PragerU: Understanding Ayn Rand

By  PragerU
Gloria Alvarez

In a new video for PragerU, the Objective Standard Institute’s Gloria Alvarez explains why Ayn Rand’s literary and philosophical works continue to resonate decades later. 

“Born in St. Petersburg, Russia on February 2, 1905, Rand became one the most celebrated authors and philosophers of the 20th century,” Alvarez begins. “Her most famous novels, The Fountainhead and Atlas Shrugged, still sell hundreds of thousands of copies every year around the world.”

“Rand lived through the early years of the Russian Revolution, saw her father’s pharmacy business confiscated by the Bolsheviks, and experienced the horrors of communism firsthand,” Alvarez continues. “She longed to emigrate to America. In 1926, she did — and never looked back.”

Alvarez then explains that the United States represented freedom to Rand, and that she saw the Founding Fathers as heroes who had created a country based on individual rights.

“Man’s right to his own life, to his own liberty, to the pursuit of his own happiness,” Rand said, which means that every individual has a “right to exist for his own sake, neither sacrificing himself to others nor sacrificing others to himself” — nor to the government.

Rand argued that the practical results of the American system could be seen in the skyline of New York City.

“America’s skyscrapers,” Rand noted, “were not built by public funds nor for a public purpose: they were built by the energy, initiative, and wealth of private individuals for personal profit. And, instead of impoverishing the people, these skyscrapers, as they rose higher and higher, kept raising the people’s standard of living.”

“Rand advocated pure capitalism, which she described as a system in which ‘the government acts only as a policeman that protects man’s rights.’ No bailouts, no special favors for big business, no government intervention into the economy,” Alvarez continues. “When people are free to produce and trade, and when the government is limited to protecting rights, everyone benefits. Individuals thrive. Societies prosper.”

As evidence of this, Alvarez then asks us to “Compare freer, more capitalist societies to less free, more statist ones.”

“In Rand’s day — America compared to the Soviet Union. West Germany to East Germany,” Alvarez says. “More recently, South Korea to North Korea. Colombia to Venezuela.”

“Such differences were painfully obvious to Rand,” Alvarez continues. “So were their causes.”

“In Atlas Shrugged, she showed how easily a free society can collapse into a dictatorship. The heroine, Dagny Taggart, works tirelessly and brilliantly to save her family’s railroad business, while ever-increasing government interventions destroy businesses and crush the economy,” Alvarez says. “Meanwhile, one by one, the top producers across various industries mysteriously disappear. No one knows where they have gone. The only clue is a question they leave behind: Who is John Galt? As the economy crumbles, how do politicians, bureaucrats, and academics react? They blame ‘the greedy businessman’ and decry the profit motive and free markets. Their solution: more government intervention which, of course, only makes the problem worse.”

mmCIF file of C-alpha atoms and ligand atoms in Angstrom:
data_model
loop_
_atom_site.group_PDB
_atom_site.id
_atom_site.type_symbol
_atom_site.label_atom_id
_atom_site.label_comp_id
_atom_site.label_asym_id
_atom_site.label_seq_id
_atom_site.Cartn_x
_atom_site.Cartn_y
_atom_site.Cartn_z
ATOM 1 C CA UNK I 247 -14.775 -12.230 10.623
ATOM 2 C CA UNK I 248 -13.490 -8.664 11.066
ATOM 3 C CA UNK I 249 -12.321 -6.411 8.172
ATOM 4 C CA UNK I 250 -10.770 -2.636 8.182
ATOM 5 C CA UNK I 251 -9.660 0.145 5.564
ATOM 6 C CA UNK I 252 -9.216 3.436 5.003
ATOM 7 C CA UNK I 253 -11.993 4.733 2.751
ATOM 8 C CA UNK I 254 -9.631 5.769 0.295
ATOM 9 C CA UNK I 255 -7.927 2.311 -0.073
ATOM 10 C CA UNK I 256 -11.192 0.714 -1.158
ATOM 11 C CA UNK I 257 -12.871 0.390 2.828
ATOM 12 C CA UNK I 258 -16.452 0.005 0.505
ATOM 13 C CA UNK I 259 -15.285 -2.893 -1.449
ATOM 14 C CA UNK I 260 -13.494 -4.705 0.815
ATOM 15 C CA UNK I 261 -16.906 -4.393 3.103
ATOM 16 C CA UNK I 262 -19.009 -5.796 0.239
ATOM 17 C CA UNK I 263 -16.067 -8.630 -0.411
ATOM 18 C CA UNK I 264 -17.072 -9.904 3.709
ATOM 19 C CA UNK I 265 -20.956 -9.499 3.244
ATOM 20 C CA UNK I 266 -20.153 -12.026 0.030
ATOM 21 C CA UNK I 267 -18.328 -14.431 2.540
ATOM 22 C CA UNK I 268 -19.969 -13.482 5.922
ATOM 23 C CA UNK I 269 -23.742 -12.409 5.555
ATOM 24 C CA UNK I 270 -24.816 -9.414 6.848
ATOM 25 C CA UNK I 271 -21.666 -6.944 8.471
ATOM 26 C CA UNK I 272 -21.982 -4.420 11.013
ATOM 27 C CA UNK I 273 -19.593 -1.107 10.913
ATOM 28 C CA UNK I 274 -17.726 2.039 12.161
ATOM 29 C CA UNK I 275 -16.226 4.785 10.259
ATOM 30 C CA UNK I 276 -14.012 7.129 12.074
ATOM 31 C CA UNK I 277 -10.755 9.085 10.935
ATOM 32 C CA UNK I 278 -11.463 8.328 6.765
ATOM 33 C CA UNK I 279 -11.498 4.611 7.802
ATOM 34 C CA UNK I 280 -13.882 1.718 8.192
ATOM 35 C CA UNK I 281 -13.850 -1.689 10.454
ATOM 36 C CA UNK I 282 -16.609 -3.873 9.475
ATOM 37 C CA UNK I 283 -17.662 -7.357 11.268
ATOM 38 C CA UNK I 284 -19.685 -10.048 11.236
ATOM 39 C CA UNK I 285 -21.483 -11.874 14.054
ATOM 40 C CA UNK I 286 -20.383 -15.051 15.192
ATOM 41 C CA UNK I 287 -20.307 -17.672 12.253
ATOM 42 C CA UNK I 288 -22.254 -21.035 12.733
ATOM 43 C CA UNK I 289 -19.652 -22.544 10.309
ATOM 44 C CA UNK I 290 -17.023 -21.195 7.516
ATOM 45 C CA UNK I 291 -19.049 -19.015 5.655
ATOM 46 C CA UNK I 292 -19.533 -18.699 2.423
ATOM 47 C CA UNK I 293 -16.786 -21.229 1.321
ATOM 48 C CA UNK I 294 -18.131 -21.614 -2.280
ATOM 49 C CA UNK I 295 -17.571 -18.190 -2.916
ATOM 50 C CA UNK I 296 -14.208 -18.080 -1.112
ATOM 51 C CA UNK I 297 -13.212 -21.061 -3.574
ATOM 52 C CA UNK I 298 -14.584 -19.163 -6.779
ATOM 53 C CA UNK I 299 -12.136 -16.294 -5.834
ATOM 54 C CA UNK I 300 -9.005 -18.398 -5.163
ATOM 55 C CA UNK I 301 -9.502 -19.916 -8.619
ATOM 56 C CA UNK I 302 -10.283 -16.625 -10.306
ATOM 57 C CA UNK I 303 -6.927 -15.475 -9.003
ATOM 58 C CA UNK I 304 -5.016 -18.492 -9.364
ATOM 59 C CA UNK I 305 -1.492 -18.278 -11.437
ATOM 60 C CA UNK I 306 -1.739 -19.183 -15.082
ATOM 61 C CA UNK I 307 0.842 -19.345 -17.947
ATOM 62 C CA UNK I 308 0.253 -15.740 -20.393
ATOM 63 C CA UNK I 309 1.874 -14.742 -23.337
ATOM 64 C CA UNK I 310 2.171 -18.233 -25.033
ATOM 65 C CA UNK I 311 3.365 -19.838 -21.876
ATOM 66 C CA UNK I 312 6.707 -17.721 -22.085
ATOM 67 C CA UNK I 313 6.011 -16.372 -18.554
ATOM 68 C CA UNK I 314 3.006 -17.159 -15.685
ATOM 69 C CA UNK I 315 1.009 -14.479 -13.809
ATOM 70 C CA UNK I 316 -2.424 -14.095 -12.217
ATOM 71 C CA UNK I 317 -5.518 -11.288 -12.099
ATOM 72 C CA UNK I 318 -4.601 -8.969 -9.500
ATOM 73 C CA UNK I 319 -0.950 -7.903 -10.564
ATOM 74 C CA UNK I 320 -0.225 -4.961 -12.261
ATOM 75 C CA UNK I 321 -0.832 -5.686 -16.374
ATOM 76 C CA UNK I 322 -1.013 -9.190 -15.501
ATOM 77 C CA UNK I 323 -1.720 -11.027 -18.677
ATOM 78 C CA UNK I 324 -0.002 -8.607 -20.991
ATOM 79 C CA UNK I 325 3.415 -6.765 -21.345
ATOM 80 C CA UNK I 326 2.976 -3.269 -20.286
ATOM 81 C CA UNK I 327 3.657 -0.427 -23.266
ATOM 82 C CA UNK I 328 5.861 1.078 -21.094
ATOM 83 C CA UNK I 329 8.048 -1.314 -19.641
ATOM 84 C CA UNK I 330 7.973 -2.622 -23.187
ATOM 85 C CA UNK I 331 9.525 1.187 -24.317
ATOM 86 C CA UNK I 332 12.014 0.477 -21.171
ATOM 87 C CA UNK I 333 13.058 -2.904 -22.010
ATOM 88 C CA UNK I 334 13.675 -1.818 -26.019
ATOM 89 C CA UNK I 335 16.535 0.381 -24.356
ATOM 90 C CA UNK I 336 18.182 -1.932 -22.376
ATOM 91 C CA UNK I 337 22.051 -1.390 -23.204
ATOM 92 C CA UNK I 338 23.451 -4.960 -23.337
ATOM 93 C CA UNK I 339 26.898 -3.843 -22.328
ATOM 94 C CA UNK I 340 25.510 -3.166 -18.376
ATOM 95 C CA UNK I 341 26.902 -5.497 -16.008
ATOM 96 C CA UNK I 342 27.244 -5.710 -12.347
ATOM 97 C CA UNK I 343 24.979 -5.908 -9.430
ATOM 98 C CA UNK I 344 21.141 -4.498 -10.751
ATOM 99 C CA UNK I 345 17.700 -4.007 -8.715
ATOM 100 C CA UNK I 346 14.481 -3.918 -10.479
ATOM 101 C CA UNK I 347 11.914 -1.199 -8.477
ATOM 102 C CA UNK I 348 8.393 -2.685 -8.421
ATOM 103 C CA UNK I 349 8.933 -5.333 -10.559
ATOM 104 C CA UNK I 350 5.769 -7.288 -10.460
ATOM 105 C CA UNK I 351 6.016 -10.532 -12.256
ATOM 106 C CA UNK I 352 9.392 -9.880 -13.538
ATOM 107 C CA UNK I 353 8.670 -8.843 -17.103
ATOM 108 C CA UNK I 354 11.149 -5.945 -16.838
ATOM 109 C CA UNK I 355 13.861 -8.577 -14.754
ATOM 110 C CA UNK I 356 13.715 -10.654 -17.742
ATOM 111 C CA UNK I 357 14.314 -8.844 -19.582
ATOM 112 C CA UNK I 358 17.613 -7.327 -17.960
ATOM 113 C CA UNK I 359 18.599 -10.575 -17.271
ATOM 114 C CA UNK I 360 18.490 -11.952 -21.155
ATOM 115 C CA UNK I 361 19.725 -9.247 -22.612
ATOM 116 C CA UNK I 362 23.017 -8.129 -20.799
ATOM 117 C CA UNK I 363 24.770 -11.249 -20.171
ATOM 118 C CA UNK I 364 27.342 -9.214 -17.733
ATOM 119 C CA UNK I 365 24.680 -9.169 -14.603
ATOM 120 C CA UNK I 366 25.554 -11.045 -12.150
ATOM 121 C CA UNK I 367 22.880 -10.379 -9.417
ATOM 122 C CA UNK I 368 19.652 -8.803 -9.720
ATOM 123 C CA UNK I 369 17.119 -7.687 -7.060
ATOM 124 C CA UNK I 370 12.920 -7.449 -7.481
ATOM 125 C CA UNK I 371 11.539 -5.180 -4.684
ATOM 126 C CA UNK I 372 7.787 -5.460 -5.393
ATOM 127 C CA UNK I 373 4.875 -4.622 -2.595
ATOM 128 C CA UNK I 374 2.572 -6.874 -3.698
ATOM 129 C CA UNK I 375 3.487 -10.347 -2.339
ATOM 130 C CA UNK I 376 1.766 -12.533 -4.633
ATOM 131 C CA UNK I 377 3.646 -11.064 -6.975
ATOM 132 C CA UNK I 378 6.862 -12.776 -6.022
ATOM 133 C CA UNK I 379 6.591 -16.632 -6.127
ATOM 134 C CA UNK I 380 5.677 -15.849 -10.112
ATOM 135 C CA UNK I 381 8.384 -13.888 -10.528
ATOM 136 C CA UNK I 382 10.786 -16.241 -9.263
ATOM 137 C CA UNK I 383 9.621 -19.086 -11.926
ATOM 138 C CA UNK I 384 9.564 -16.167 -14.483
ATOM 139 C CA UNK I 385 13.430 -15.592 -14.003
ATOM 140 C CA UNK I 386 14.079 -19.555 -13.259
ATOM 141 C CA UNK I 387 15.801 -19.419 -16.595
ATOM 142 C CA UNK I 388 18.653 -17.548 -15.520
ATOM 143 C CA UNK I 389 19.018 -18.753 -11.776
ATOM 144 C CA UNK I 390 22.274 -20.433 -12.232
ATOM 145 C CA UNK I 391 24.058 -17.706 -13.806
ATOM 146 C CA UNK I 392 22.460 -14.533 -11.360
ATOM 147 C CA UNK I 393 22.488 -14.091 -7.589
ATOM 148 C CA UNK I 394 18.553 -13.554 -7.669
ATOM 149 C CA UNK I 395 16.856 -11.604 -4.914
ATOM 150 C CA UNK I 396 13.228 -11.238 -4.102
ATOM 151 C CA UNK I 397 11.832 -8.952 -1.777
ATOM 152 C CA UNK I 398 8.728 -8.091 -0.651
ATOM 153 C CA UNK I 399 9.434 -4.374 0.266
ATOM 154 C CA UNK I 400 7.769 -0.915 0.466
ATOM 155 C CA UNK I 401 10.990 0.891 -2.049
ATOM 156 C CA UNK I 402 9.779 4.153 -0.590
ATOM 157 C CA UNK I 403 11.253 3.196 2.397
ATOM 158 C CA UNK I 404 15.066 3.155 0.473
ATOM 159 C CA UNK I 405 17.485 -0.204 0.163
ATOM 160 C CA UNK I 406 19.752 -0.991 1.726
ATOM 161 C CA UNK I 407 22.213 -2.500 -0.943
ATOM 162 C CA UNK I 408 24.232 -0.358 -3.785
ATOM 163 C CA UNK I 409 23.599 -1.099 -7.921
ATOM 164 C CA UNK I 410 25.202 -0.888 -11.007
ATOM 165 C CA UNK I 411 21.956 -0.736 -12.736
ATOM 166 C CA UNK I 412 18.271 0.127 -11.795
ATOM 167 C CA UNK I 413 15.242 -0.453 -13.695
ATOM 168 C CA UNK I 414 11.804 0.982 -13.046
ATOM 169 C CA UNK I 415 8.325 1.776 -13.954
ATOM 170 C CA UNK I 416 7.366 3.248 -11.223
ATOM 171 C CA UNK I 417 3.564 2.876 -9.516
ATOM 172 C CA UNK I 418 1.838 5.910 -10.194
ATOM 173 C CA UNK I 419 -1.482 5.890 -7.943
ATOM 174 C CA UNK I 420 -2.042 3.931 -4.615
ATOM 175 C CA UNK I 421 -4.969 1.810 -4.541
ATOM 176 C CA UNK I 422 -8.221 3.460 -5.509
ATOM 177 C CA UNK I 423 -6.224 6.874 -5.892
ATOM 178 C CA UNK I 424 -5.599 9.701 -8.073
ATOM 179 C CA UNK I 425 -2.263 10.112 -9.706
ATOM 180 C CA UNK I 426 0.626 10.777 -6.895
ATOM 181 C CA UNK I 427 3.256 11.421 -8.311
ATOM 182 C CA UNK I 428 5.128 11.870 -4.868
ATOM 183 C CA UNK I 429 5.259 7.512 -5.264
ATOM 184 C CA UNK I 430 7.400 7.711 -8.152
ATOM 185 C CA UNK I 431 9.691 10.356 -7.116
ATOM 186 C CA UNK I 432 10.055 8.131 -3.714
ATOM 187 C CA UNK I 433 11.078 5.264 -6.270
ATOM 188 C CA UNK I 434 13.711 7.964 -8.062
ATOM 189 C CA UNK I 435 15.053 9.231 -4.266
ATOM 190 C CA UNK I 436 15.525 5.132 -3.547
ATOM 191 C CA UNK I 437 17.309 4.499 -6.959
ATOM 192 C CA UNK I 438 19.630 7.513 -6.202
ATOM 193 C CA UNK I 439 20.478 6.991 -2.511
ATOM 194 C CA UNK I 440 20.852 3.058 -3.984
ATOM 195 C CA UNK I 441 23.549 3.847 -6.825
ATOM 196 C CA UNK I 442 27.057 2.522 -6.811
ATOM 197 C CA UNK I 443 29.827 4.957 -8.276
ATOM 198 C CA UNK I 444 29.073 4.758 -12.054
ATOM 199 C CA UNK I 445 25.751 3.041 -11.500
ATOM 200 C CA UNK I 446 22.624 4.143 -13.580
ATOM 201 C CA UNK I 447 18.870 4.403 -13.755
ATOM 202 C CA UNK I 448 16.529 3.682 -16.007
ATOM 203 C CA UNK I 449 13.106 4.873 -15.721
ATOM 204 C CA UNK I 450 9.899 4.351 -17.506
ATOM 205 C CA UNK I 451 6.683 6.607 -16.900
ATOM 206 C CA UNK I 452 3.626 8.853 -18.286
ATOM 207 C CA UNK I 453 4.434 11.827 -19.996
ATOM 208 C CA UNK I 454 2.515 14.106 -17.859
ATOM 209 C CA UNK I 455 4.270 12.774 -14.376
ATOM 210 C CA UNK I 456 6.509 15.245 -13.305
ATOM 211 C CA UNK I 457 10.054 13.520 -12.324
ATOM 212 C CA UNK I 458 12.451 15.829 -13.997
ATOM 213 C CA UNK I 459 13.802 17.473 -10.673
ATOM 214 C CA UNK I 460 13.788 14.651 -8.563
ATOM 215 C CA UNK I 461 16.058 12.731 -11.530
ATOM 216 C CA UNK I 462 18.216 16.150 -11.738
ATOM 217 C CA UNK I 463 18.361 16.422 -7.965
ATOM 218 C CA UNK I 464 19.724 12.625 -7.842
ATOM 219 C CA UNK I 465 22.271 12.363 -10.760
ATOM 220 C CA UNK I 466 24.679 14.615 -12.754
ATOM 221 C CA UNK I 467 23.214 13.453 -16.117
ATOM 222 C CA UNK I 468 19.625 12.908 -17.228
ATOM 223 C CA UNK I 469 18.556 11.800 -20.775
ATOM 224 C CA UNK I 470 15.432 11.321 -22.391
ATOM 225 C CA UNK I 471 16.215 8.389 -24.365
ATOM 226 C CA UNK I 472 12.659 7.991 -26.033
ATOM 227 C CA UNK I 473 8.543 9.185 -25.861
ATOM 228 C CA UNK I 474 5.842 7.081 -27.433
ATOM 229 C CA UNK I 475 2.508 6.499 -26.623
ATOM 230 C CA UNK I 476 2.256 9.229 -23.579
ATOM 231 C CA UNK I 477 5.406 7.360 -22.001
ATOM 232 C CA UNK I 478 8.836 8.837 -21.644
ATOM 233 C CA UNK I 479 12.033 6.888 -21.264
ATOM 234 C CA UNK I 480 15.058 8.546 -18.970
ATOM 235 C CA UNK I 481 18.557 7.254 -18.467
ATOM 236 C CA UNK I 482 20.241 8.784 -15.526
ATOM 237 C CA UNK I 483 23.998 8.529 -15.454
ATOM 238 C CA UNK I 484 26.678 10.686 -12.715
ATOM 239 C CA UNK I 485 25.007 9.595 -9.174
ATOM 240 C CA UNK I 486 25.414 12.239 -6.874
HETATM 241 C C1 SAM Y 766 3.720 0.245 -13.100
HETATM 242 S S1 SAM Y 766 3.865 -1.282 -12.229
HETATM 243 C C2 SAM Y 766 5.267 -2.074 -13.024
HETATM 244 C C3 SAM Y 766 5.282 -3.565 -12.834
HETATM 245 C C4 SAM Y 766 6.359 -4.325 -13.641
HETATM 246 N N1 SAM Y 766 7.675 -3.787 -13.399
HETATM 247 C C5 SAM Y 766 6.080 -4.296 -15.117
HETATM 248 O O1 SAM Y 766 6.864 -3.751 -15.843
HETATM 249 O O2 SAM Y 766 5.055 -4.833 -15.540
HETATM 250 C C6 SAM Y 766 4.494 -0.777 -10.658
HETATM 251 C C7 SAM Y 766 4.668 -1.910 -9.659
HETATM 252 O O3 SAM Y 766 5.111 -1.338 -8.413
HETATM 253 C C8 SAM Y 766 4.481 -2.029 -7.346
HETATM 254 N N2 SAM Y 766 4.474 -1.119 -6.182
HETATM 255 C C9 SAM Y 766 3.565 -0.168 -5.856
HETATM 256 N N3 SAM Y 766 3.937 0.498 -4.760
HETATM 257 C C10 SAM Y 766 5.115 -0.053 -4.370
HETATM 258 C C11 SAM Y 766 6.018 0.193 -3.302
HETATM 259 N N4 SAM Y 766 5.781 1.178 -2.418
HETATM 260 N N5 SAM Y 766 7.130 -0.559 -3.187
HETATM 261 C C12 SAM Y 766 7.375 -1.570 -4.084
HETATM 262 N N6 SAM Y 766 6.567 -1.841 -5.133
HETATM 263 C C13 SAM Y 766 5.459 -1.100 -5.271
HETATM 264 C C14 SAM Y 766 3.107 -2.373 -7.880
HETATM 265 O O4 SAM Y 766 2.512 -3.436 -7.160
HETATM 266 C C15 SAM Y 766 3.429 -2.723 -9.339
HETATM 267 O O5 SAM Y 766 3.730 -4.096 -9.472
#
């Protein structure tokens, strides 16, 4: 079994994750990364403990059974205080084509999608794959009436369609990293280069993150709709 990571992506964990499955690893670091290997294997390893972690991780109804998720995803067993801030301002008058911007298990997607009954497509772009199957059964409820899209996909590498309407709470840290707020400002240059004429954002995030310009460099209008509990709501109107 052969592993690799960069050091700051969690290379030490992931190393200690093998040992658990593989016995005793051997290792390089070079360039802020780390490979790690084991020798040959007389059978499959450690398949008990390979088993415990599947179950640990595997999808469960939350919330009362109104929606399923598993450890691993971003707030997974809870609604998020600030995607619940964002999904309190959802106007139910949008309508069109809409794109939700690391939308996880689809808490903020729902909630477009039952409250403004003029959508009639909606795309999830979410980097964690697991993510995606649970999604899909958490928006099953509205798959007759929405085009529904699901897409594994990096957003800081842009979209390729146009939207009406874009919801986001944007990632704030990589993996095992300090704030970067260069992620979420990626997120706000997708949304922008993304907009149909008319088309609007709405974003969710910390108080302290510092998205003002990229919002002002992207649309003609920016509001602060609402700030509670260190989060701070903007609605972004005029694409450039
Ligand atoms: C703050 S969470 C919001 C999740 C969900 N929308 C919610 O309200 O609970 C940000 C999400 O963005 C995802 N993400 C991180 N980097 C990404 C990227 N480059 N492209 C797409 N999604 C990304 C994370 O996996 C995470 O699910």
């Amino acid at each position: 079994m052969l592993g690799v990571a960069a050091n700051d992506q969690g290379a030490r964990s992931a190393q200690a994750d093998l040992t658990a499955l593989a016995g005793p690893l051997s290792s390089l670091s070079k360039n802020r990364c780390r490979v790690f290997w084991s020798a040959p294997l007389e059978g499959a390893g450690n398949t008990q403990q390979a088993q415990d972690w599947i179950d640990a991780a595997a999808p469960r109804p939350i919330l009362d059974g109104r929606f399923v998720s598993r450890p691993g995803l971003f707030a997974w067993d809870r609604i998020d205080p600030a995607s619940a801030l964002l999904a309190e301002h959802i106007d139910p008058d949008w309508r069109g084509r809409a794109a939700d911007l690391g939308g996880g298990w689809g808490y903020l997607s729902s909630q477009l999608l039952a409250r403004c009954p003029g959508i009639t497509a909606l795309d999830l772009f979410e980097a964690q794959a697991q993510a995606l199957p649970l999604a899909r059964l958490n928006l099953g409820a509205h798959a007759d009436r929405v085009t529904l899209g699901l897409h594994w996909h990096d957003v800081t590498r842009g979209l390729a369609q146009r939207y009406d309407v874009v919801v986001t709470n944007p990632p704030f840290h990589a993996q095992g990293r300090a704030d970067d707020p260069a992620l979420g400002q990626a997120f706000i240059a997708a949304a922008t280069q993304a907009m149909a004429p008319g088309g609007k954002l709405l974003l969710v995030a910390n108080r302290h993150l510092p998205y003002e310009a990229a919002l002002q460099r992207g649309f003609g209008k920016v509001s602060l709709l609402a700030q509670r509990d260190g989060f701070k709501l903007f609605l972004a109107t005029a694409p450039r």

In addition to being a cautionary tale about pursuing equality over excellence, through state control over free markets, Alvarez then adds that Atlas Shrugged is also about “the power of the individual and the power of reason.”

“The individual’s reasoning mind, Rand argued, is his tool of knowledge — his only means of understanding what is true or false, how the world works, what is good or bad for his life,” Alvarez continues. “This is the theme of Rand’s work more broadly: In order to thrive, to achieve happiness, the individual must think for himself and live by the judgment of his own mind. To do this people must be free — free to voluntarily exchange ideas, goods, and services for mutual benefit; free to speak their minds without fear. For this, she regarded capitalism not only as the best, but as the only moral social system.”

Rand argued that “Capitalism does not tell men to suffer, but to pursue enjoyment and achievement,” and that “Capitalism does not preach passivity, humility, resignation, but independence, self-confidence, self-reliance.” Above all, Rand emphasized, capitalism does not permit anyone to expect or demand the unearned. 

“Is this the system America lives under now? No, said Rand. She called capitalism the ‘unknown ideal’ because it has never been fully implemented, even in America,” Alvarez concludes. “Ayn Rand’s ideas on capitalism, individualism, and reason have attracted millions of people to her novels, essays and lectures. And still do.”

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